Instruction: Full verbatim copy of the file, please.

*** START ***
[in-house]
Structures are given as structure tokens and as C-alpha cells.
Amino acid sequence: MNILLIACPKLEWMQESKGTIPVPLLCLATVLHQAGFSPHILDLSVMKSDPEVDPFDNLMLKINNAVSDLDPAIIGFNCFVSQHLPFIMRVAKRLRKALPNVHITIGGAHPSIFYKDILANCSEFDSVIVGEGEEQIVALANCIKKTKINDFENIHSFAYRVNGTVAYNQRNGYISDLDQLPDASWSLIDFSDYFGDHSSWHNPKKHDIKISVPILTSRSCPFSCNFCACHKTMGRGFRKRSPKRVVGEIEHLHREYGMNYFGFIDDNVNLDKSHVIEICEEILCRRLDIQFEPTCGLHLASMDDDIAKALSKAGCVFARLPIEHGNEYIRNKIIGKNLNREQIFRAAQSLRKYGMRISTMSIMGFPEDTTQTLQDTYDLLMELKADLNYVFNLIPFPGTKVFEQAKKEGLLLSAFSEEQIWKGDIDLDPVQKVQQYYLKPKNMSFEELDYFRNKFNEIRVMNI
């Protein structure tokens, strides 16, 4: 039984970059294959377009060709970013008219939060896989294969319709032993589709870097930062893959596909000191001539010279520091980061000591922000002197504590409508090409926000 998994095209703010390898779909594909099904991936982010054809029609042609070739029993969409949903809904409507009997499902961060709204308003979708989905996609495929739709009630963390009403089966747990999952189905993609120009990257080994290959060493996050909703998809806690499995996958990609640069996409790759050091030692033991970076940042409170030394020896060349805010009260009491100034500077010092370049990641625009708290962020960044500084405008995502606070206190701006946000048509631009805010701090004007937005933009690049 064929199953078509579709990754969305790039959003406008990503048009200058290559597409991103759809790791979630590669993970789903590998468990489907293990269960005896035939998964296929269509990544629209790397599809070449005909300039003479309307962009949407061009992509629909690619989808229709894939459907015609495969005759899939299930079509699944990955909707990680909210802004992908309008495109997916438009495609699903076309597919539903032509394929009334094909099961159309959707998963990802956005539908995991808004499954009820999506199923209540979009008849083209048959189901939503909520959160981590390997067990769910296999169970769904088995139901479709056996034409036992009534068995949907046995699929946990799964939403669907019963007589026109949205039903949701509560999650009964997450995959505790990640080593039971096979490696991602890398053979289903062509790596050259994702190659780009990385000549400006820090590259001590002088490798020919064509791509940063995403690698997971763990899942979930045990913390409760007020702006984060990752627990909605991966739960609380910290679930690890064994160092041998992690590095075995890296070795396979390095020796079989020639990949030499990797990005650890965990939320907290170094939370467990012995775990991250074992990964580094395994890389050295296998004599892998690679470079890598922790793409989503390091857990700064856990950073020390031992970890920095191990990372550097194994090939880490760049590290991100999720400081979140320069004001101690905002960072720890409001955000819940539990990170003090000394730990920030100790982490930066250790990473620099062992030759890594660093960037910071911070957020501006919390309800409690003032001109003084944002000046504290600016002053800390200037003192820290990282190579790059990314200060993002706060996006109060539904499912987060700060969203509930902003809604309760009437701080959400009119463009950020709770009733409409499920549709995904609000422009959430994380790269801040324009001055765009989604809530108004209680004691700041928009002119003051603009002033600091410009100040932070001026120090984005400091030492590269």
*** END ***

[in-house]
Structures are given as structure tokens and as C-alpha cells.
Amino acid sequence: MNILLIACPKLEWMQESKGTIPVPLLCLATVLHQAGFSPHILDLSVMKSDPEVDPFDNLMLKINNAVSDLDPAIIGFNCFVSQHLPFIMRVAKRLRKALPNVHITIGGAHPSIFYKDILANCSEFDSVIVGEGEEQIVALANCIKKTKINDFENIHSFAYRVNGTVAYNQRNGYISDLDQLPDASWSLIDFSDYFGDHSSWHNPKKHDIKISVPILTSRSCPFSCNFCACHKTMGRGFRKRSPKRVVGEIEHLHREYGMNYFGFIDDNVNLDKSHVIEICEEILCRRLDIQFEPTCGLHLASMDDDIAKALSKAGCVFARLPIEHGNEYIRNKIIGKNLNREQIFRAAQSLRKYGMRISTMSIMGFPEDTTQTLQDTYDLLMELKADLNYVFNLIPFPGTKVFEQAKKEGLLLSAFSEEQIWKGDIDLDPVQKVQQYYLKPKNMSFEELDYFRNKFNEIRVMNI
């Protein structure tokens, strides 16, 4: 039984970059294959377009060709970013008219939060896989294969319709032993589709870097930062893959596909000191001539010279520091980061000591922000002197504590409508090409926000 998994095209703010390898779909594909099904991936982010054809029609042609070739029993969409949903809904409507009997499902961060709204308003979708989905996609495929739709009630963390009403089966747990999952189905993609120009990257080994290959060493996050909703998809806690499995996958990609640069996409790759050091030692033991970076940042409170030394020896060349805010009260009491100034500077010092370049990641625009708290962020960044500084405008995502606070206190701006946000048509631009805010701090004007937005933009690049 064929199953078509579709990754969305790039959003406008990503048009200058290559597409991103759809790791979630590669993970789903590998468990489907293990269960005896035939998964296929269509990544629209790397599809070449005909300039003479309307962009949407061009992509629909690619989808229709894939459907015609495969005759899939299930079509699944990955909707990680909210802004992908309008495109997916438009495609699903076309597919539903032509394929009334094909099961159309959707998963990802956005539908995991808004499954009820999506199923209540979009008849083209048959189901939503909520959160981590390997067990769910296999169970769904088995139901479709056996034409036992009534068995949907046995699929946990799964939403669907019963007589026109949205039903949701509560999650009964997450995959505790990640080593039971096979490696991602890398053979289903062509790596050259994702190659780009990385000549400006820090590259001590002088490798020919064509791509940063995403690698997971763990899942979930045990913390409760007020702006984060990752627990909605991966739960609380910290679930690890064994160092041998992690590095075995890296070795396979390095020796079989020639990949030499990797990005650890965990939320907290170094939370467990012995775990991250074992990964580094395994890389050295296998004599892998690679470079890598922790793409989503390091857990700064856990950073020390031992970890920095191990990372550097194994090939880490760049590290991100999720400081979140320069004001101690905002960072720890409001955000819940539990990170003090000394730990920030100790982490930066250790990473620099062992030759890594660093960037910071911070957020501006919390309800409690003032001109003084944002000046504290600016002053800390200037003192820290990282190579790059990314200060993002706060996006109060539904499912987060700060969203509930902003809604309760009437701080959400009119463009950020709770009733409409499920549709995904609000422009959430994380790269801040324009001055765009989604809530108004209680004691700041928009002119003051603009002033600091410009100040932070001026120090984005400091030492590269």